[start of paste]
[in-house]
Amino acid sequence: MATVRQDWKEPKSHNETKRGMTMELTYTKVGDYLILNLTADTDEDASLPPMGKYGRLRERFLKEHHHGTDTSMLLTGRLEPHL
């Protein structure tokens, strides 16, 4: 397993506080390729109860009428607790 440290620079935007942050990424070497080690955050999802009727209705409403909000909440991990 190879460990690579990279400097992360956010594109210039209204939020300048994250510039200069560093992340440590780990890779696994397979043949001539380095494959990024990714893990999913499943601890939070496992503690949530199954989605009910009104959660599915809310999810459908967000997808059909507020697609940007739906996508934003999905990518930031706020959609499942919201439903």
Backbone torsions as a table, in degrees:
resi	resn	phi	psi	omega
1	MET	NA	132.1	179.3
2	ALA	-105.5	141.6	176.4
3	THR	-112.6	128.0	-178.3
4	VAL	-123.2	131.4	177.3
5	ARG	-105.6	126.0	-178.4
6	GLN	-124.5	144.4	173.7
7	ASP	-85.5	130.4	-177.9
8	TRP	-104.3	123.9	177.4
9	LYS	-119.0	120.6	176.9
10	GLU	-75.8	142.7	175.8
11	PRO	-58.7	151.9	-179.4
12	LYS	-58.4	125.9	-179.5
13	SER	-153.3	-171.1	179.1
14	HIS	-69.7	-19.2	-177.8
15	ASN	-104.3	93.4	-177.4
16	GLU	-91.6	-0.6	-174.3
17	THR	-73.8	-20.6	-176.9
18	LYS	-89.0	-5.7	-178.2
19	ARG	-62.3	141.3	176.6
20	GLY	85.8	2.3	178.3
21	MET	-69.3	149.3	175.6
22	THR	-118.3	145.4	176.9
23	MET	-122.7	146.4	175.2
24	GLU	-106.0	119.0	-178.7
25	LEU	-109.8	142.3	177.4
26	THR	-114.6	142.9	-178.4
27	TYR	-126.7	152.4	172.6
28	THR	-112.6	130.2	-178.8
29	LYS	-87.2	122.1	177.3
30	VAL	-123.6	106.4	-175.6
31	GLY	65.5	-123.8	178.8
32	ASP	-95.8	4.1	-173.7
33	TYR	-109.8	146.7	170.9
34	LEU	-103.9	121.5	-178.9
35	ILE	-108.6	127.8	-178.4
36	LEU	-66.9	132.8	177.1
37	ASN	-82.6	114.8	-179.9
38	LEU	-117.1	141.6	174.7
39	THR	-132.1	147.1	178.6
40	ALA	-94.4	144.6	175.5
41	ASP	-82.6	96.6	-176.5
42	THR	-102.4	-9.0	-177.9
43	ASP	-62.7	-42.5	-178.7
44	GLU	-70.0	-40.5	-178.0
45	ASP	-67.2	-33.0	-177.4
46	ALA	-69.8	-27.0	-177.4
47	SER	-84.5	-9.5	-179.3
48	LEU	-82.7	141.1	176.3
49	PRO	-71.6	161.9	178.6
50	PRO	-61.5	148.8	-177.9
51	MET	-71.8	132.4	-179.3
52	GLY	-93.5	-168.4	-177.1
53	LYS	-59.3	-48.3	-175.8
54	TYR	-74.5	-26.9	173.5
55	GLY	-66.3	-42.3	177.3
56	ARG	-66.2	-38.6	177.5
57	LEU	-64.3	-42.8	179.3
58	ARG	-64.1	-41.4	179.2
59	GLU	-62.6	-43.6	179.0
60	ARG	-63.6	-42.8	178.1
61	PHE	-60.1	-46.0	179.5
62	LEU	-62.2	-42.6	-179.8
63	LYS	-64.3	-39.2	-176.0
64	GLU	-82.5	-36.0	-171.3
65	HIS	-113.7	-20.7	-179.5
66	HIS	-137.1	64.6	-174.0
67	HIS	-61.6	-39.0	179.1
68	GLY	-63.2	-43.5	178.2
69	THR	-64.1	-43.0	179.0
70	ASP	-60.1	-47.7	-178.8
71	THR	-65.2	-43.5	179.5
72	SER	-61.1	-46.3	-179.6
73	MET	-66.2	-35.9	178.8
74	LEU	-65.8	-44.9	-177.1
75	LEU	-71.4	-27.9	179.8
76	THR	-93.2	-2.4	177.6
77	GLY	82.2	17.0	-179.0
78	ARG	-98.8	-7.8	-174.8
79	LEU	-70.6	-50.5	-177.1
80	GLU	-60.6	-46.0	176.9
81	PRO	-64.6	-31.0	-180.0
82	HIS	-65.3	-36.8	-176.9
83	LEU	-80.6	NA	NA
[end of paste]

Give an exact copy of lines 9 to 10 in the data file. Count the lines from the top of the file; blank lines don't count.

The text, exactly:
4	VAL	-123.2	131.4	177.3
5	ARG	-105.6	126.0	-178.4